Redirects can leave the door open for attackers to drive users of your application to an untrusted external site, creating security issues for your user and leaving your reputation at risk.

Solution: Use a web application firewall, automated scanning and keep your software up-to-date to work against this common vulnerability.

Path traversal

Directory traversal (also known as file path traversal) is a common vulnerability that allows a potential attacker to read files on the server that is running your application, such as code and data, credentials for back-end systems and sensitive OS files.

Solution: Prevent a directory traversal attack by avoiding the passing of user-supplied input to filesystem APIs, if possible. If complete avoidance is not possible then adding multiple layers of defense can help deter this type of attack. OWASP offers a number of additional protective steps and also has its own prominent list of web application vulnerabilities.

Companies make common missteps that create security vulnerabilities, such as grabbing code from public sources like GitHub, Sourceforge and Bitbucket or failing to encrypt sensitive data. Acting promptly on software patches and updates also helps reduce vulnerabilities that cyber attackers wait to prey upon.

Vulnerability assessment, scanning, penetration testing and patch management are important steps for controlling vulnerabilities. They should be conducting regularly, if not continuously.

Understanding Security Misconfigurations

Misconfigured web servers and applications make easy targets for hackers to exploit. Misconfigurations can happen at any level of the tech stack – from your web server to its database to your framework or virtual machines. Cybercriminals take advantage of security misconfigurations through unauthorized access to default accounts, rarely accessed web pages, unprotected files and folders, directory listings, etc.

There is a relatively high chance that some security misconfigurations exist in your system at this very moment. If you want to see how common they are, just see this white-hat hack of Apple from a few months ago. Businesses that use a hybrid approach of in-house and cloud environments can experience the highest level of risk exposure. Keeping a careful watch for security misconfigurations during the frequent updates is an essential factor for protection. Visibility and attention are key.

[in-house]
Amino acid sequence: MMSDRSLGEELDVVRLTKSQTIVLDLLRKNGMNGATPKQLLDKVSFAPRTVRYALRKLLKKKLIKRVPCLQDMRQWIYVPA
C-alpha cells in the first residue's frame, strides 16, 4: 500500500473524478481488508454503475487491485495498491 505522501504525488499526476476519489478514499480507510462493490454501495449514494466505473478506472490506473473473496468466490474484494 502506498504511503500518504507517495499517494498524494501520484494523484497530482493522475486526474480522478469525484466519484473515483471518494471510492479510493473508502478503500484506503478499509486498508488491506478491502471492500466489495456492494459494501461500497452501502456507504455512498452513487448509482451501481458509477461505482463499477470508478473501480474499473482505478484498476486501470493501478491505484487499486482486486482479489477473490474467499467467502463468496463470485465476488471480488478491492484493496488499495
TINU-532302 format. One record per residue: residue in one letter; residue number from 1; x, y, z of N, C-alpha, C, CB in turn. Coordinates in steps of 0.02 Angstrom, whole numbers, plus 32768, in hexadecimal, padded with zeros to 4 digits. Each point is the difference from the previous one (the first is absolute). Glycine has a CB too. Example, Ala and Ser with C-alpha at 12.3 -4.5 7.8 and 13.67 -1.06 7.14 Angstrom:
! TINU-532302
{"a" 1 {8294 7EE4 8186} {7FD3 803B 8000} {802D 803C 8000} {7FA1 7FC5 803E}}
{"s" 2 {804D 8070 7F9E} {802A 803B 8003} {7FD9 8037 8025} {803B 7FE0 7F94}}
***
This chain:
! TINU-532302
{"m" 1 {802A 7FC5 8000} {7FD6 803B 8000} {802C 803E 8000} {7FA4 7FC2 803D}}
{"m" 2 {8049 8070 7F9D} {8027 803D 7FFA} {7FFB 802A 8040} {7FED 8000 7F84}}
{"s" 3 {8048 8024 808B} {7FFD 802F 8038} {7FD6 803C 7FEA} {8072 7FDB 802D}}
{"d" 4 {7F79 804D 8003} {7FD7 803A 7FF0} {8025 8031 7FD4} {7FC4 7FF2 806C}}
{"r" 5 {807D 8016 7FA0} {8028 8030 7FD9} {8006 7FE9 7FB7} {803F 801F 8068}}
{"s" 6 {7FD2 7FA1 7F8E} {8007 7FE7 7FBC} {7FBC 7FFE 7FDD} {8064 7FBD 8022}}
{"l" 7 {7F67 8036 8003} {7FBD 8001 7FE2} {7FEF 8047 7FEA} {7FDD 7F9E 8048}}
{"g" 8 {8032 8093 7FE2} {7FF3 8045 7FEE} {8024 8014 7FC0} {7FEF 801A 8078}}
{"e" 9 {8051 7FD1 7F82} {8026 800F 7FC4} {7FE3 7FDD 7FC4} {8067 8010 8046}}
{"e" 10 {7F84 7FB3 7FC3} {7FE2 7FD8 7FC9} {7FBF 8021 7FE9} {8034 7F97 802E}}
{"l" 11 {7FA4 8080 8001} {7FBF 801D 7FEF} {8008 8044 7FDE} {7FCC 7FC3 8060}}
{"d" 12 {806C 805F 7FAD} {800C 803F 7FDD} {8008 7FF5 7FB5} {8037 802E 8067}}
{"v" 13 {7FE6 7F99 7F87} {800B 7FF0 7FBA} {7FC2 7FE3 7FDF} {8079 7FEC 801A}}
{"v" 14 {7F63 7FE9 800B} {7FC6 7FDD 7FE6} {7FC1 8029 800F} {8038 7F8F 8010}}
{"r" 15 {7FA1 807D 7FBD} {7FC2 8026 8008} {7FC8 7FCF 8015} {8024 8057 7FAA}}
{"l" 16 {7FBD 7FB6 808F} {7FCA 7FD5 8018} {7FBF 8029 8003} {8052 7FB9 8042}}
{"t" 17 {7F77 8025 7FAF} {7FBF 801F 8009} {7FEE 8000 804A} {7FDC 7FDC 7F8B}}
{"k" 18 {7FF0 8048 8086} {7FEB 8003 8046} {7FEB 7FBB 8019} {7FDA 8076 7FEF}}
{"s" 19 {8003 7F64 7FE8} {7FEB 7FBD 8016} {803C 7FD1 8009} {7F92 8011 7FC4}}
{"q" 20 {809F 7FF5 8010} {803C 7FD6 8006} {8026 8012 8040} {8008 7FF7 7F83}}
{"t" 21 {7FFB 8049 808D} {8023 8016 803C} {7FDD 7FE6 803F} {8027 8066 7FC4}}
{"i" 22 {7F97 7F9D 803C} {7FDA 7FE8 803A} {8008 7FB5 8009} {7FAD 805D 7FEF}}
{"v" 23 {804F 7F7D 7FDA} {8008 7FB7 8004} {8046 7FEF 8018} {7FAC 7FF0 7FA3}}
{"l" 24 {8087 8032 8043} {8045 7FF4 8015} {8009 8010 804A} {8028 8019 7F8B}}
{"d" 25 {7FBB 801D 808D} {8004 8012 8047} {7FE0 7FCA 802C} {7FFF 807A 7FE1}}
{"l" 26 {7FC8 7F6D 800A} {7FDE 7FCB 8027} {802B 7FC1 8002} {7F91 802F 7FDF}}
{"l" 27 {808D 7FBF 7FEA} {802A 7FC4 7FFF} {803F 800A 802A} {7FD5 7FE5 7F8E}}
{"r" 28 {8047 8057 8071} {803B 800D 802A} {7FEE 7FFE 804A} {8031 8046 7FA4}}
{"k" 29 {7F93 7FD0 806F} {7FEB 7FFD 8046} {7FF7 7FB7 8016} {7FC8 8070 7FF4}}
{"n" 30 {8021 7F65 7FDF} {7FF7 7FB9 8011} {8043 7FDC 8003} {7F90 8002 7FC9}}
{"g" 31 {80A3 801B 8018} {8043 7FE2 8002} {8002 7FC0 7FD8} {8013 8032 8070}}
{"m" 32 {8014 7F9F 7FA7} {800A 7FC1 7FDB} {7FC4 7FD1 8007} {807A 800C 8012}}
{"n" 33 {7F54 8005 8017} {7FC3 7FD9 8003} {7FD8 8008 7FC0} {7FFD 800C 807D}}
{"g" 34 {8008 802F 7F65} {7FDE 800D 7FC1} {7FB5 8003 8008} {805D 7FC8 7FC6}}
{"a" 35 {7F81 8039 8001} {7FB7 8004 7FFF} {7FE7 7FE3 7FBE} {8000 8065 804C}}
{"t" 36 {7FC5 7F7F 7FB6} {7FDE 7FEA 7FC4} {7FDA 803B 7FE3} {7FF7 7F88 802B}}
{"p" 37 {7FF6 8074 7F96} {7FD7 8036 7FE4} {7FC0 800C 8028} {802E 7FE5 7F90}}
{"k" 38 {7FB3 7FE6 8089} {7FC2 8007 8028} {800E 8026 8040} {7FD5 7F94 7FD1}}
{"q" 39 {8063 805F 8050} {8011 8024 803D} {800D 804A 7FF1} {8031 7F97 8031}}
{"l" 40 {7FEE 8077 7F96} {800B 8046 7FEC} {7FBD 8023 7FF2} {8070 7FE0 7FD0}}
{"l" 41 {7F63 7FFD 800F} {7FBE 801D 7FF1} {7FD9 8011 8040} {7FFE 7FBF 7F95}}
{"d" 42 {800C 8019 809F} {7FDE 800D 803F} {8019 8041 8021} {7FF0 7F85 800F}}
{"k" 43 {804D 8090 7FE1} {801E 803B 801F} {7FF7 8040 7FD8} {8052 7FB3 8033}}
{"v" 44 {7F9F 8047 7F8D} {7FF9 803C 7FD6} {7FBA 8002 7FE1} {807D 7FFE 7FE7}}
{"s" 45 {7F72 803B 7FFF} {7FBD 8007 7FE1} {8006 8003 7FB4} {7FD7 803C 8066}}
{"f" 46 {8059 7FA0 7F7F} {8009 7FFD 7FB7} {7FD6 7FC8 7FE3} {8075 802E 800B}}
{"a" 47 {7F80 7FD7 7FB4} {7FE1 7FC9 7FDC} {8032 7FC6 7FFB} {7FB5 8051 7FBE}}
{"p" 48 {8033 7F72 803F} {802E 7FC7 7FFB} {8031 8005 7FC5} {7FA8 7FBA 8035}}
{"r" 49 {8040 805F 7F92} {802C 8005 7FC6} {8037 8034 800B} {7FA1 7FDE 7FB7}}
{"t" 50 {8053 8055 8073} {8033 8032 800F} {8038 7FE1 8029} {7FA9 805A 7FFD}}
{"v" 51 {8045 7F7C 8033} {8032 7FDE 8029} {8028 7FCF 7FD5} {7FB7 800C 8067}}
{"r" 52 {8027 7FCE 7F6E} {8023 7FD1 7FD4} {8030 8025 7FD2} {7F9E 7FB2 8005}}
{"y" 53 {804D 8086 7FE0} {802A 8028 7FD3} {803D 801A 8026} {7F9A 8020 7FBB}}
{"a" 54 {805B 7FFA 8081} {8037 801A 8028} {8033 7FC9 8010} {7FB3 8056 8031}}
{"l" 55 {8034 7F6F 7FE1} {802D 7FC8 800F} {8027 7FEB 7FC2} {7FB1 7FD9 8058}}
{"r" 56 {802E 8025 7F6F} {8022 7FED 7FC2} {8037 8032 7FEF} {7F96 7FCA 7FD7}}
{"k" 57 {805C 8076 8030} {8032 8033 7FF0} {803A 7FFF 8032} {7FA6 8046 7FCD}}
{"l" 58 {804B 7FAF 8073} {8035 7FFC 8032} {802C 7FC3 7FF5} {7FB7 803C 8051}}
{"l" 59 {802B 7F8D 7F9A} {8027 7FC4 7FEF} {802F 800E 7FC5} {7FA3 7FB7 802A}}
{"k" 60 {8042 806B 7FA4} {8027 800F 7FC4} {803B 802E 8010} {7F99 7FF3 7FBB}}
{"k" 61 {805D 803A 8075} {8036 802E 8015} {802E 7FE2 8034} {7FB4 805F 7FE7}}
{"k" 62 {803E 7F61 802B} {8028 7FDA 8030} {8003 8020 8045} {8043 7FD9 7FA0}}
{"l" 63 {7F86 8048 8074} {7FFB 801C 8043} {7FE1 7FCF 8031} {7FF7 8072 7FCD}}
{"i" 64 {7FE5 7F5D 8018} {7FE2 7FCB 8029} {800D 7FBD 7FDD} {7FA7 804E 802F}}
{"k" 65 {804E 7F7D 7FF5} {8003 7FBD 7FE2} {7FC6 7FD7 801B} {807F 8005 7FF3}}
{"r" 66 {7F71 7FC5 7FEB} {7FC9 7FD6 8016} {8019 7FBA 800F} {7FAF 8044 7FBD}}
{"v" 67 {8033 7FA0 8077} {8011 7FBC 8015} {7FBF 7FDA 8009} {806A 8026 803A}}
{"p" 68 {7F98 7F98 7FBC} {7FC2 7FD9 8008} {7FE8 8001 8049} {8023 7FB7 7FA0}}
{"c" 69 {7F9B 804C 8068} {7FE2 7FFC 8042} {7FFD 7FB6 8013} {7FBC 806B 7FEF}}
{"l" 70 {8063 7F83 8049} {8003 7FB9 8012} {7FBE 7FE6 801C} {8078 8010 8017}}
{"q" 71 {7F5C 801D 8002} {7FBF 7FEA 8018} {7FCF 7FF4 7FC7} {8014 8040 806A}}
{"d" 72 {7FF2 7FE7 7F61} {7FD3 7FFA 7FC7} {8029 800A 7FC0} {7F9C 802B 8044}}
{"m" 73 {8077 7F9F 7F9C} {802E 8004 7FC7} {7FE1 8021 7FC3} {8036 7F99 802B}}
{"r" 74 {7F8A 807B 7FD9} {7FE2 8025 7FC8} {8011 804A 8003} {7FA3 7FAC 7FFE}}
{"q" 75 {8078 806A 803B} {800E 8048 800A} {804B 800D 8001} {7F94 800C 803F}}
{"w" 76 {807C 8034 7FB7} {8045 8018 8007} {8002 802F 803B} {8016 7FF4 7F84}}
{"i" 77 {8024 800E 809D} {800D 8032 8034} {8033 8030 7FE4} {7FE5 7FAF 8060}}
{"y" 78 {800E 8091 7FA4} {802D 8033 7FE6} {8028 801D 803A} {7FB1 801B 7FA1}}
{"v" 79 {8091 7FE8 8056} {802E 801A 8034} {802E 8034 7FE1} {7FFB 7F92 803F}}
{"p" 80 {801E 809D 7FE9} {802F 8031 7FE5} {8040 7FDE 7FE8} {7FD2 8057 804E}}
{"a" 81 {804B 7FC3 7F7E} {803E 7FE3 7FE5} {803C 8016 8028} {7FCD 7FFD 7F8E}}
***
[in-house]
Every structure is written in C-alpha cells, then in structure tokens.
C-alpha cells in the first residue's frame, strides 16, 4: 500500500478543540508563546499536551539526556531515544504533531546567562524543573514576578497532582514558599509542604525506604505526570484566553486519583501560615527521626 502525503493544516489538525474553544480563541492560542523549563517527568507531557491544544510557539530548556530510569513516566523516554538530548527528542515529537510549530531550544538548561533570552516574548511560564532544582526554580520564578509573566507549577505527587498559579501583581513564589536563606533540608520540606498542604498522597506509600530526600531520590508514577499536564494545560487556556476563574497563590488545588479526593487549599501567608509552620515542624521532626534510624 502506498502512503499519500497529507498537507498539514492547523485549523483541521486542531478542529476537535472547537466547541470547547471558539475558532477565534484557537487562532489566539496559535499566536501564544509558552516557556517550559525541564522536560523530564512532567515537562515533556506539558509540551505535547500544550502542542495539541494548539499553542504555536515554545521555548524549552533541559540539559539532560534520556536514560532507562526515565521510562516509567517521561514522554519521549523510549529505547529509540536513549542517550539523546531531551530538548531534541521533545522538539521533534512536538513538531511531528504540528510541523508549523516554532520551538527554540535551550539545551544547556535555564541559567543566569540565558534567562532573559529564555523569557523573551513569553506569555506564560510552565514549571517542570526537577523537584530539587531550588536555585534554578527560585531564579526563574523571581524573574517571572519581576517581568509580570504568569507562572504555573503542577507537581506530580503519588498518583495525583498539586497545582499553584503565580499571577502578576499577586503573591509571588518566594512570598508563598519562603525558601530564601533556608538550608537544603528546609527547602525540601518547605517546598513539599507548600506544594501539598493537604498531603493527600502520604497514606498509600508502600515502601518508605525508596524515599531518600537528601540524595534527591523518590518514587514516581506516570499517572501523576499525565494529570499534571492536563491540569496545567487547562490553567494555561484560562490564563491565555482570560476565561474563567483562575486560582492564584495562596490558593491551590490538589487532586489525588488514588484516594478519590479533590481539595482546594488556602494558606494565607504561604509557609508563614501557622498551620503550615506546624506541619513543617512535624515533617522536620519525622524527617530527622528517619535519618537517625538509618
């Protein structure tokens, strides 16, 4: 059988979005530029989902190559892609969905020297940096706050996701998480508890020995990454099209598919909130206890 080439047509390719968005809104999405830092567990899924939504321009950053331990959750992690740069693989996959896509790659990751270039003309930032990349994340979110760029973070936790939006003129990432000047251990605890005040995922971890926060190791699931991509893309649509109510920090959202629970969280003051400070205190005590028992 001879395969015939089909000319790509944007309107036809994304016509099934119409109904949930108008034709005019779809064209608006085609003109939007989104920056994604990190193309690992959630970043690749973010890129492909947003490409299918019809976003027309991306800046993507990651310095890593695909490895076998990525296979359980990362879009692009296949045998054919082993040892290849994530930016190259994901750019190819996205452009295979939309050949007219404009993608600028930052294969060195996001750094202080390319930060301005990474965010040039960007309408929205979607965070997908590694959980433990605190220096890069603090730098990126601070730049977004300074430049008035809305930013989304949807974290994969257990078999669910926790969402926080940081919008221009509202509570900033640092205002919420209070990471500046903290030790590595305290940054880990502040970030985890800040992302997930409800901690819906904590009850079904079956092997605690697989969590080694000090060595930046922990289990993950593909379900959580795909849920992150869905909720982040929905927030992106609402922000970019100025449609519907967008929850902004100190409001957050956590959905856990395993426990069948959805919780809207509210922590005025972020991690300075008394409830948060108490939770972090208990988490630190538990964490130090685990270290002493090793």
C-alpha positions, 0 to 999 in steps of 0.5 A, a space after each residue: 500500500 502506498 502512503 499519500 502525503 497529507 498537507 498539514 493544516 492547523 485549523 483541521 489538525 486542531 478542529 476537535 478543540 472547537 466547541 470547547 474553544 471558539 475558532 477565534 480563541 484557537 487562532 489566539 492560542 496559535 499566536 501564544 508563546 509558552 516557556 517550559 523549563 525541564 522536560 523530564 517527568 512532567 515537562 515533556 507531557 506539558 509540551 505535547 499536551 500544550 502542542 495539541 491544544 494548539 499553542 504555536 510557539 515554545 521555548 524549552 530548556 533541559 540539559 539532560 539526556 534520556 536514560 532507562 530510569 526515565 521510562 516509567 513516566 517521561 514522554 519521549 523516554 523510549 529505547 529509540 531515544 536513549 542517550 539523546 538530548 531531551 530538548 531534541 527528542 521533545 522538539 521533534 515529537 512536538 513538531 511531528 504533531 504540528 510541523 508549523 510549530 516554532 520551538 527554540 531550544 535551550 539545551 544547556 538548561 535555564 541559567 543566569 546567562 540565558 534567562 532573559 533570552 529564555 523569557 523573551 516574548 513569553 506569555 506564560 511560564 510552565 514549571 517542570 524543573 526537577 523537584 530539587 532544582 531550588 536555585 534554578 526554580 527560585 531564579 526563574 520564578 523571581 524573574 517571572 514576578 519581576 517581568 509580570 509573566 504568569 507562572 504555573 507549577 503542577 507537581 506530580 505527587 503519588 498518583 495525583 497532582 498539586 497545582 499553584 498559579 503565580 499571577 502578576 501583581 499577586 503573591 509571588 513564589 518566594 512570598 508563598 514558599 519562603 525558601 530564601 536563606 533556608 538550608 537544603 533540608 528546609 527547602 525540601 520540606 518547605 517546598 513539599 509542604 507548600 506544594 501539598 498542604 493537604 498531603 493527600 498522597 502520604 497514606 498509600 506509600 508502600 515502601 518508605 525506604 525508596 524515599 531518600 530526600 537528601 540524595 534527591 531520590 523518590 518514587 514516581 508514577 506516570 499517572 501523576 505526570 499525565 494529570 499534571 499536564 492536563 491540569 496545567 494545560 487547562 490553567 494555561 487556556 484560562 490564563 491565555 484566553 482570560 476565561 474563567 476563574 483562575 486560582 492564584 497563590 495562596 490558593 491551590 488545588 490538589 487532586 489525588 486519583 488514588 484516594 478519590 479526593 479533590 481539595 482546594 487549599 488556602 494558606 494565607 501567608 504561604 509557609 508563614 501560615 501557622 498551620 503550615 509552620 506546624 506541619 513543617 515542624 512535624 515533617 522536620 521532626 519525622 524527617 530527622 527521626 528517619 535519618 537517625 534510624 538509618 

Common Types of Security Misconfigurations

These are some common misconfigurations that security and IT teams should be on the lookout for:

  1. Applications and products under production phase in debug mode
  2. Running unwanted services on the system
  3. No proper configuration for accessing server resources and services
  4. Leaving default keys and passwords as is
  5. Incorrect exception management—can disclose unauthorized data, including stack traces
  6. Using default accounts with default credentials

How To Prevent Security Misconfigurations

Preventing these types of security risks can be tricky. They are not always obvious and almost never intentional. A point person or committee, a protocol to follow when setting up new web applications, and a strong QA team can all contribute to prevention.

Your system’s vulnerabilities and misconfigurations offer an “in” for cybercriminals to  gain access. It’s that simple. And it’s clear that cyber criminals are looking for these opportunities at an ever-increasing clip as well as getting savvier and savvier about how to find their way in. A lack of attention and safeguards for vulnerabilities and misconfigurations can leave a business wishing, in hindsight, that they had set up protocols to address issues, improve departmental communication flows and seek out weaknesses beforehand.

Further Reading: DDoS and SQL Injection Prevention and More